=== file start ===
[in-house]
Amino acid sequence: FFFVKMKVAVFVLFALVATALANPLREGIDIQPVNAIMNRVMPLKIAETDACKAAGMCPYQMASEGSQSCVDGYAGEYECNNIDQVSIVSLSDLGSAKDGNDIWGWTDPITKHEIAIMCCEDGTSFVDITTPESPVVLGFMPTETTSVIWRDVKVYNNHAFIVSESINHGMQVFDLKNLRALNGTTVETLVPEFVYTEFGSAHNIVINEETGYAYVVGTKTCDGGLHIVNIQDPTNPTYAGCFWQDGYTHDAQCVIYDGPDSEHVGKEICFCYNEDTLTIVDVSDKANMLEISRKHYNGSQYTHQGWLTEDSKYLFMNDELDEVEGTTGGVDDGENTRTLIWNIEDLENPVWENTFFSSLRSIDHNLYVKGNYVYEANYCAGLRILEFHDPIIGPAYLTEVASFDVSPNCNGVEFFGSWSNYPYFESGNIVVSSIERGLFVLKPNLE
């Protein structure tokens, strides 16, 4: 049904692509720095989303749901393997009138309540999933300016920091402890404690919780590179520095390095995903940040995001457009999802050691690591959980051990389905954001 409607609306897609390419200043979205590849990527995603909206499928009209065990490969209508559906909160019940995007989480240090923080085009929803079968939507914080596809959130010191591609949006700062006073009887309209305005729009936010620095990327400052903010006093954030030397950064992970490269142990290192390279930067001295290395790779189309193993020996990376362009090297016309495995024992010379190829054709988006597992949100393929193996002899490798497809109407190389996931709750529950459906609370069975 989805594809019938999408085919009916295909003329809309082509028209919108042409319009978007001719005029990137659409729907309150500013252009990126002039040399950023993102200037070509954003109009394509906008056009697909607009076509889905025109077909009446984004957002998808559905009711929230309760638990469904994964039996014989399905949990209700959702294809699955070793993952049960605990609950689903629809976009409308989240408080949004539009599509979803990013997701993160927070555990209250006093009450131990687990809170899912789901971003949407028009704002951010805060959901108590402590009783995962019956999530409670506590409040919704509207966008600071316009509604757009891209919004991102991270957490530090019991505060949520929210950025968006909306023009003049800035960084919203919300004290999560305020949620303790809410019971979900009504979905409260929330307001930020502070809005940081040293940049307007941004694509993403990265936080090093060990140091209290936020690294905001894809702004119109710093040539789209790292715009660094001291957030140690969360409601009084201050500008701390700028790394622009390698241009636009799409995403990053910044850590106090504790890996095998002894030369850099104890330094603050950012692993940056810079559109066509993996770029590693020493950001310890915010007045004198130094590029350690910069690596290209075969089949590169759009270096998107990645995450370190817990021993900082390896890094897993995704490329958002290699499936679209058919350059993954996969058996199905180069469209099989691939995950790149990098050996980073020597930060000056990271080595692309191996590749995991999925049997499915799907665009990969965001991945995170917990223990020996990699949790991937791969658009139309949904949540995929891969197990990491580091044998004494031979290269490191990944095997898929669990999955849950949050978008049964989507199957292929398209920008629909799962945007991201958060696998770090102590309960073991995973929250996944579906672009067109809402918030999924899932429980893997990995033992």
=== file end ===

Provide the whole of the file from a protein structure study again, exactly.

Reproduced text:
[in-house]
Amino acid sequence: FFFVKMKVAVFVLFALVATALANPLREGIDIQPVNAIMNRVMPLKIAETDACKAAGMCPYQMASEGSQSCVDGYAGEYECNNIDQVSIVSLSDLGSAKDGNDIWGWTDPITKHEIAIMCCEDGTSFVDITTPESPVVLGFMPTETTSVIWRDVKVYNNHAFIVSESINHGMQVFDLKNLRALNGTTVETLVPEFVYTEFGSAHNIVINEETGYAYVVGTKTCDGGLHIVNIQDPTNPTYAGCFWQDGYTHDAQCVIYDGPDSEHVGKEICFCYNEDTLTIVDVSDKANMLEISRKHYNGSQYTHQGWLTEDSKYLFMNDELDEVEGTTGGVDDGENTRTLIWNIEDLENPVWENTFFSSLRSIDHNLYVKGNYVYEANYCAGLRILEFHDPIIGPAYLTEVASFDVSPNCNGVEFFGSWSNYPYFESGNIVVSSIERGLFVLKPNLE
């Protein structure tokens, strides 16, 4: 049904692509720095989303749901393997009138309540999933300016920091402890404690919780590179520095390095995903940040995001457009999802050691690591959980051990389905954001 409607609306897609390419200043979205590849990527995603909206499928009209065990490969209508559906909160019940995007989480240090923080085009929803079968939507914080596809959130010191591609949006700062006073009887309209305005729009936010620095990327400052903010006093954030030397950064992970490269142990290192390279930067001295290395790779189309193993020996990376362009090297016309495995024992010379190829054709988006597992949100393929193996002899490798497809109407190389996931709750529950459906609370069975 989805594809019938999408085919009916295909003329809309082509028209919108042409319009978007001719005029990137659409729907309150500013252009990126002039040399950023993102200037070509954003109009394509906008056009697909607009076509889905025109077909009446984004957002998808559905009711929230309760638990469904994964039996014989399905949990209700959702294809699955070793993952049960605990609950689903629809976009409308989240408080949004539009599509979803990013997701993160927070555990209250006093009450131990687990809170899912789901971003949407028009704002951010805060959901108590402590009783995962019956999530409670506590409040919704509207966008600071316009509604757009891209919004991102991270957490530090019991505060949520929210950025968006909306023009003049800035960084919203919300004290999560305020949620303790809410019971979900009504979905409260929330307001930020502070809005940081040293940049307007941004694509993403990265936080090093060990140091209290936020690294905001894809702004119109710093040539789209790292715009660094001291957030140690969360409601009084201050500008701390700028790394622009390698241009636009799409995403990053910044850590106090504790890996095998002894030369850099104890330094603050950012692993940056810079559109066509993996770029590693020493950001310890915010007045004198130094590029350690910069690596290209075969089949590169759009270096998107990645995450370190817990021993900082390896890094897993995704490329958002290699499936679209058919350059993954996969058996199905180069469209099989691939995950790149990098050996980073020597930060000056990271080595692309191996590749995991999925049997499915799907665009990969965001991945995170917990223990020996990699949790991937791969658009139309949904949540995929891969197990990491580091044998004494031979290269490191990944095997898929669990999955849950949050978008049964989507199957292929398209920008629909799962945007991201958060696998770090102590309960073991995973929250996944579906672009067109809402918030999924899932429980893997990995033992």